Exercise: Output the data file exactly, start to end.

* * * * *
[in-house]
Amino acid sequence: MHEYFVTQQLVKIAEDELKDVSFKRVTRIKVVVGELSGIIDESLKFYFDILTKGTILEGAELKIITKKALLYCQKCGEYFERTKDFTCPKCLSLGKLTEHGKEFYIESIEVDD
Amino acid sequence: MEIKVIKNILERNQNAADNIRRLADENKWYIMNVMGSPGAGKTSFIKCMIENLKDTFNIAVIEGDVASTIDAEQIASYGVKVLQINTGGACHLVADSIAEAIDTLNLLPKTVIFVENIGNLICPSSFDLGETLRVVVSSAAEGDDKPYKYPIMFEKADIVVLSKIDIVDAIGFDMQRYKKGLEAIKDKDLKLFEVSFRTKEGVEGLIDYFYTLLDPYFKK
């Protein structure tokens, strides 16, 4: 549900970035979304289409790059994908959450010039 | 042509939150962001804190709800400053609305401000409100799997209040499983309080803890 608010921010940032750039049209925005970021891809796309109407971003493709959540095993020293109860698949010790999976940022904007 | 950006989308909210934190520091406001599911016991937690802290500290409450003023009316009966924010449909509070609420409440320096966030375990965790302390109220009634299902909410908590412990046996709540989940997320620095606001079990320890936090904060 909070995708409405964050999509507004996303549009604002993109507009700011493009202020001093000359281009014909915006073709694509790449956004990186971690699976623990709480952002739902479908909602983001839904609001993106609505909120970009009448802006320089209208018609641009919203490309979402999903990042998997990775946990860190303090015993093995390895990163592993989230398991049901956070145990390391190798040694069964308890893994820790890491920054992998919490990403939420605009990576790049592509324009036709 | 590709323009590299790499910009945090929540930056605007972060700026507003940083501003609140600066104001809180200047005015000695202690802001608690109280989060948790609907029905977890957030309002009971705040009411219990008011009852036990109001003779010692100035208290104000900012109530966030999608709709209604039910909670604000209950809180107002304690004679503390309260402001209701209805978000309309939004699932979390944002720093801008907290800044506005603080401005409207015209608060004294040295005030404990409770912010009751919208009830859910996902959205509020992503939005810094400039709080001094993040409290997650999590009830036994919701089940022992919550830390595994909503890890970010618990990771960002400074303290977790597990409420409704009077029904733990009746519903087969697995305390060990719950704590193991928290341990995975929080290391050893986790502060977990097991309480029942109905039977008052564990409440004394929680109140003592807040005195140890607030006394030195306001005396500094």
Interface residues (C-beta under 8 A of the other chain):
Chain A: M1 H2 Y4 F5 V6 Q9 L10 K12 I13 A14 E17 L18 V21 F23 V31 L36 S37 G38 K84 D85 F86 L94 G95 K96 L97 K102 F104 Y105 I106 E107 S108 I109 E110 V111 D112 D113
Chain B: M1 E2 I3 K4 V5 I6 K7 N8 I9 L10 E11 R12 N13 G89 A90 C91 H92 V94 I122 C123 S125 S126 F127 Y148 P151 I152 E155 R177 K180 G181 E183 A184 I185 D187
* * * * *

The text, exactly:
[in-house]
Amino acid sequence: MHEYFVTQQLVKIAEDELKDVSFKRVTRIKVVVGELSGIIDESLKFYFDILTKGTILEGAELKIITKKALLYCQKCGEYFERTKDFTCPKCLSLGKLTEHGKEFYIESIEVDD
Amino acid sequence: MEIKVIKNILERNQNAADNIRRLADENKWYIMNVMGSPGAGKTSFIKCMIENLKDTFNIAVIEGDVASTIDAEQIASYGVKVLQINTGGACHLVADSIAEAIDTLNLLPKTVIFVENIGNLICPSSFDLGETLRVVVSSAAEGDDKPYKYPIMFEKADIVVLSKIDIVDAIGFDMQRYKKGLEAIKDKDLKLFEVSFRTKEGVEGLIDYFYTLLDPYFKK
């Protein structure tokens, strides 16, 4: 549900970035979304289409790059994908959450010039 | 042509939150962001804190709800400053609305401000409100799997209040499983309080803890 608010921010940032750039049209925005970021891809796309109407971003493709959540095993020293109860698949010790999976940022904007 | 950006989308909210934190520091406001599911016991937690802290500290409450003023009316009966924010449909509070609420409440320096966030375990965790302390109220009634299902909410908590412990046996709540989940997320620095606001079990320890936090904060 909070995708409405964050999509507004996303549009604002993109507009700011493009202020001093000359281009014909915006073709694509790449956004990186971690699976623990709480952002739902479908909602983001839904609001993106609505909120970009009448802006320089209208018609641009919203490309979402999903990042998997990775946990860190303090015993093995390895990163592993989230398991049901956070145990390391190798040694069964308890893994820790890491920054992998919490990403939420605009990576790049592509324009036709 | 590709323009590299790499910009945090929540930056605007972060700026507003940083501003609140600066104001809180200047005015000695202690802001608690109280989060948790609907029905977890957030309002009971705040009411219990008011009852036990109001003779010692100035208290104000900012109530966030999608709709209604039910909670604000209950809180107002304690004679503390309260402001209701209805978000309309939004699932979390944002720093801008907290800044506005603080401005409207015209608060004294040295005030404990409770912010009751919208009830859910996902959205509020992503939005810094400039709080001094993040409290997650999590009830036994919701089940022992919550830390595994909503890890970010618990990771960002400074303290977790597990409420409704009077029904733990009746519903087969697995305390060990719950704590193991928290341990995975929080290391050893986790502060977990097991309480029942109905039977008052564990409440004394929680109140003592807040005195140890607030006394030195306001005396500094």
Interface residues (C-beta under 8 A of the other chain):
Chain A: M1 H2 Y4 F5 V6 Q9 L10 K12 I13 A14 E17 L18 V21 F23 V31 L36 S37 G38 K84 D85 F86 L94 G95 K96 L97 K102 F104 Y105 I106 E107 S108 I109 E110 V111 D112 D113
Chain B: M1 E2 I3 K4 V5 I6 K7 N8 I9 L10 E11 R12 N13 G89 A90 C91 H92 V94 I122 C123 S125 S126 F127 Y148 P151 I152 E155 R177 K180 G181 E183 A184 I185 D187